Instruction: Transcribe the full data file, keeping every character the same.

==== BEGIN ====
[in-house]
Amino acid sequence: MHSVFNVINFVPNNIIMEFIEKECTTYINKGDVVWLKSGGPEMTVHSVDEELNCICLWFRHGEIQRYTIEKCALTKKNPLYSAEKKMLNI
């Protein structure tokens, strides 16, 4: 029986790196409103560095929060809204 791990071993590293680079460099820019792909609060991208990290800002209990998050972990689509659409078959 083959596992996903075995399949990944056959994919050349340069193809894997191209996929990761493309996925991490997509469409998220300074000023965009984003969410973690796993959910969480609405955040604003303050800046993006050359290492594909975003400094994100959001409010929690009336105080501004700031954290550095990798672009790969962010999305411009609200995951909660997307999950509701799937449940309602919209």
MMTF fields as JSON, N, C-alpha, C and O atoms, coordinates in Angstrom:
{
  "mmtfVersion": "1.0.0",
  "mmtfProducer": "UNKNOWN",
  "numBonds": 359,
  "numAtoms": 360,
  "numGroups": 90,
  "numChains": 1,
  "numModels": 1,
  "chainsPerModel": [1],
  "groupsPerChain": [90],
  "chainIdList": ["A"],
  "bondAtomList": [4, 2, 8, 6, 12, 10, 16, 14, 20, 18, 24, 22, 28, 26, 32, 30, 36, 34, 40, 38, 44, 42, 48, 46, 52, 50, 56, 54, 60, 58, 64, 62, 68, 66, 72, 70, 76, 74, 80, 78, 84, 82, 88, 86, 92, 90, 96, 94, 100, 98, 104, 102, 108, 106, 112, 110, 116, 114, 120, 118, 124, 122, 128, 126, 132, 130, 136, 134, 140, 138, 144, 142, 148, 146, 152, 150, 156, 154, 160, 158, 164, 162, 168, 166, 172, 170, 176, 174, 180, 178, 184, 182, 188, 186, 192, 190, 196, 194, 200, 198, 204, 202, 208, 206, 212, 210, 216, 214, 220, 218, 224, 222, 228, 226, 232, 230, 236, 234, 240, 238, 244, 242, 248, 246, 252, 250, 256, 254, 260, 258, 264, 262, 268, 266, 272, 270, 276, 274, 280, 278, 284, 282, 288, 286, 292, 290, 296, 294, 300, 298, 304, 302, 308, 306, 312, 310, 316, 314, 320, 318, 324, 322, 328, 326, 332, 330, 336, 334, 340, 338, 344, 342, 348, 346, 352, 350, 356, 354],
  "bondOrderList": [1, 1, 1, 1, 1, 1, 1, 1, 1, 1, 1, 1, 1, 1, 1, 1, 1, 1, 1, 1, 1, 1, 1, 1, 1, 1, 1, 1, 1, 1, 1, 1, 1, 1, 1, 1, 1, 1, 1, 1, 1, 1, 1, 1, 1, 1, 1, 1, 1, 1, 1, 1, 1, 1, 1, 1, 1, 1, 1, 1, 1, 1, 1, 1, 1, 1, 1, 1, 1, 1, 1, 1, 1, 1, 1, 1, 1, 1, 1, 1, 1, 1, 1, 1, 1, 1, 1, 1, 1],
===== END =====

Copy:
[in-house]
Amino acid sequence: MHSVFNVINFVPNNIIMEFIEKECTTYINKGDVVWLKSGGPEMTVHSVDEELNCICLWFRHGEIQRYTIEKCALTKKNPLYSAEKKMLNI
């Protein structure tokens, strides 16, 4: 029986790196409103560095929060809204 791990071993590293680079460099820019792909609060991208990290800002209990998050972990689509659409078959 083959596992996903075995399949990944056959994919050349340069193809894997191209996929990761493309996925991490997509469409998220300074000023965009984003969410973690796993959910969480609405955040604003303050800046993006050359290492594909975003400094994100959001409010929690009336105080501004700031954290550095990798672009790969962010999305411009609200995951909660997307999950509701799937449940309602919209």
MMTF fields as JSON, N, C-alpha, C and O atoms, coordinates in Angstrom:
{
  "mmtfVersion": "1.0.0",
  "mmtfProducer": "UNKNOWN",
  "numBonds": 359,
  "numAtoms": 360,
  "numGroups": 90,
  "numChains": 1,
  "numModels": 1,
  "chainsPerModel": [1],
  "groupsPerChain": [90],
  "chainIdList": ["A"],
  "bondAtomList": [4, 2, 8, 6, 12, 10, 16, 14, 20, 18, 24, 22, 28, 26, 32, 30, 36, 34, 40, 38, 44, 42, 48, 46, 52, 50, 56, 54, 60, 58, 64, 62, 68, 66, 72, 70, 76, 74, 80, 78, 84, 82, 88, 86, 92, 90, 96, 94, 100, 98, 104, 102, 108, 106, 112, 110, 116, 114, 120, 118, 124, 122, 128, 126, 132, 130, 136, 134, 140, 138, 144, 142, 148, 146, 152, 150, 156, 154, 160, 158, 164, 162, 168, 166, 172, 170, 176, 174, 180, 178, 184, 182, 188, 186, 192, 190, 196, 194, 200, 198, 204, 202, 208, 206, 212, 210, 216, 214, 220, 218, 224, 222, 228, 226, 232, 230, 236, 234, 240, 238, 244, 242, 248, 246, 252, 250, 256, 254, 260, 258, 264, 262, 268, 266, 272, 270, 276, 274, 280, 278, 284, 282, 288, 286, 292, 290, 296, 294, 300, 298, 304, 302, 308, 306, 312, 310, 316, 314, 320, 318, 324, 322, 328, 326, 332, 330, 336, 334, 340, 338, 344, 342, 348, 346, 352, 350, 356, 354],
  "bondOrderList": [1, 1, 1, 1, 1, 1, 1, 1, 1, 1, 1, 1, 1, 1, 1, 1, 1, 1, 1, 1, 1, 1, 1, 1, 1, 1, 1, 1, 1, 1, 1, 1, 1, 1, 1, 1, 1, 1, 1, 1, 1, 1, 1, 1, 1, 1, 1, 1, 1, 1, 1, 1, 1, 1, 1, 1, 1, 1, 1, 1, 1, 1, 1, 1, 1, 1, 1, 1, 1, 1, 1, 1, 1, 1, 1, 1, 1, 1, 1, 1, 1, 1, 1, 1, 1, 1, 1, 1, 1],